Of another kind of interest — again antiquarian — is Verne’s predictions about the shape of Western society in the second half of the Twentieth century. It is here that Verne is startlingly on the money, and on the money to a degree made clear by a reading of Voltaire’s Bastards.
Voltaire’s Bastards is a challenging book, not because of its size — it is stunningly artful and, as I mentioned, readable — and not because its arguments are complicated — Saul is conversational, straight-forward, and eminently sensible. I took thirty-seven pages of notes while reading Voltaire’s Bastards — not as a chore, but because Saul’s points are so darn well taken and so worth remembering. What is challenging about Voltaire’s Bastards is that it challenges almost everything you think you know about Western Society and its historical underpinnings. If you read Voltaire’s Bastards well, you will be changed, the scales may just fall off your eyes, you may just have taken Morpheus’ Red Pill. But it probably won’t make you feel too happy.
The world Saul delineates — our world — is a society run by administrators of a system — technocrats. The System, either the perpetuation of it or personal advancement within it, is the ultimate reason for every decision. The bottom line is always the bottom line. Saul is emphatic that all the social -isms — Fascism, Communism, and so on — are “dialects” of the single language of “Reason” that has ruled the West with ever growing strength since the Renaissance. Art and literature are no longer about pursuit of beauty or social engagement. Rather, artists and writers have become technocrats within their own branch of the system. Saul argues that everything in Western society is directed at sustaining the system rather than toward the well-being of the people trapped within it. When one considers, as Saul does at length, the obscene waste of money spent on arms in the modern world, one can’t help but conclude that most of Voltaire’s Bastards is filling in the details.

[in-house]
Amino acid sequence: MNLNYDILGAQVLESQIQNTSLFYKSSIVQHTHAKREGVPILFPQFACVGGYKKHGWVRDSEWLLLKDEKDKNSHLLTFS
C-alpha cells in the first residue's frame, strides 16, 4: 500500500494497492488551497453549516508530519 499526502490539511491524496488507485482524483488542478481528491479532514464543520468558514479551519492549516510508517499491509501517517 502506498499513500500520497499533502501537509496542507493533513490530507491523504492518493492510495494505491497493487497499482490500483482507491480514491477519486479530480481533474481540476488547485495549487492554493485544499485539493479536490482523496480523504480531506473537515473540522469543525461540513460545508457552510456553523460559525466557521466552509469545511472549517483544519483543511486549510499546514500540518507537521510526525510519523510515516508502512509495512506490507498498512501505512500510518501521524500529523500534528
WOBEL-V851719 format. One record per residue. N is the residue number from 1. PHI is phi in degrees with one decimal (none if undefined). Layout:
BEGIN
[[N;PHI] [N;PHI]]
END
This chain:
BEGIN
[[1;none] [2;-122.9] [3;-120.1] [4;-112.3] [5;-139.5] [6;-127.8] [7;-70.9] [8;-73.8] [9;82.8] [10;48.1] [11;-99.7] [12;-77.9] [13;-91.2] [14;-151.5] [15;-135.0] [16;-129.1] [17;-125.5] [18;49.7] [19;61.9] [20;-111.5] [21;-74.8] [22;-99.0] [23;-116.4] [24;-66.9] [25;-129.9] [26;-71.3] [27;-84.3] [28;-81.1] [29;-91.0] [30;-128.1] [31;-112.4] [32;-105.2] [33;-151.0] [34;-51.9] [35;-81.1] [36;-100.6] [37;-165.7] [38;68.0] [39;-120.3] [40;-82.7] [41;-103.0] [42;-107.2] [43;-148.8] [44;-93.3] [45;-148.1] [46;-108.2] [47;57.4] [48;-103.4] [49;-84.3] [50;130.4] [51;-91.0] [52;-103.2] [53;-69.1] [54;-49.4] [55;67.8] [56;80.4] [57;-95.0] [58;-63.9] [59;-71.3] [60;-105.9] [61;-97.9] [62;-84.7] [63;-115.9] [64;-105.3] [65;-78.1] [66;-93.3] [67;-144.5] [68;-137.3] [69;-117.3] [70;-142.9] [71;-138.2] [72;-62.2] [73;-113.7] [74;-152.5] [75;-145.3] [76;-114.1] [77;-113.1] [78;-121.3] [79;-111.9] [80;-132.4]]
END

Verne’s Twentieth Century Paris is drawn with less detail — it’s a novel, after all, concerned with character and the personal impact of Verne’s future, not with the minutia of that culture. Verne concentrates principally on the arts in his future. And the state of the arts is disturbing. All art is absolutely dismissed from 1960 Paris unless it has been turned to the purposes of applied science, technology or finance. Great drama of the past is rewritten to conform by assembly lines of dramatists, each specializing in a type of scene. Symphonies are written to commemorate great chemical experiments. The languages of the past have been abandoned, poets are out of print, universities have become the “Academic Credit Union” which now teaches only science and business. The language itself is changing into a collection of jargon. I’m afraid I see too much of Verne’s Paris 1960 in the 21st Century world, not least in the fact that most universities have become mildly glorified vocational colleges producing technocrats in their bloated business schools, defunding “frills” such as the humanities, and turning students’ minds to “this is how” and away from “let’s ask why?”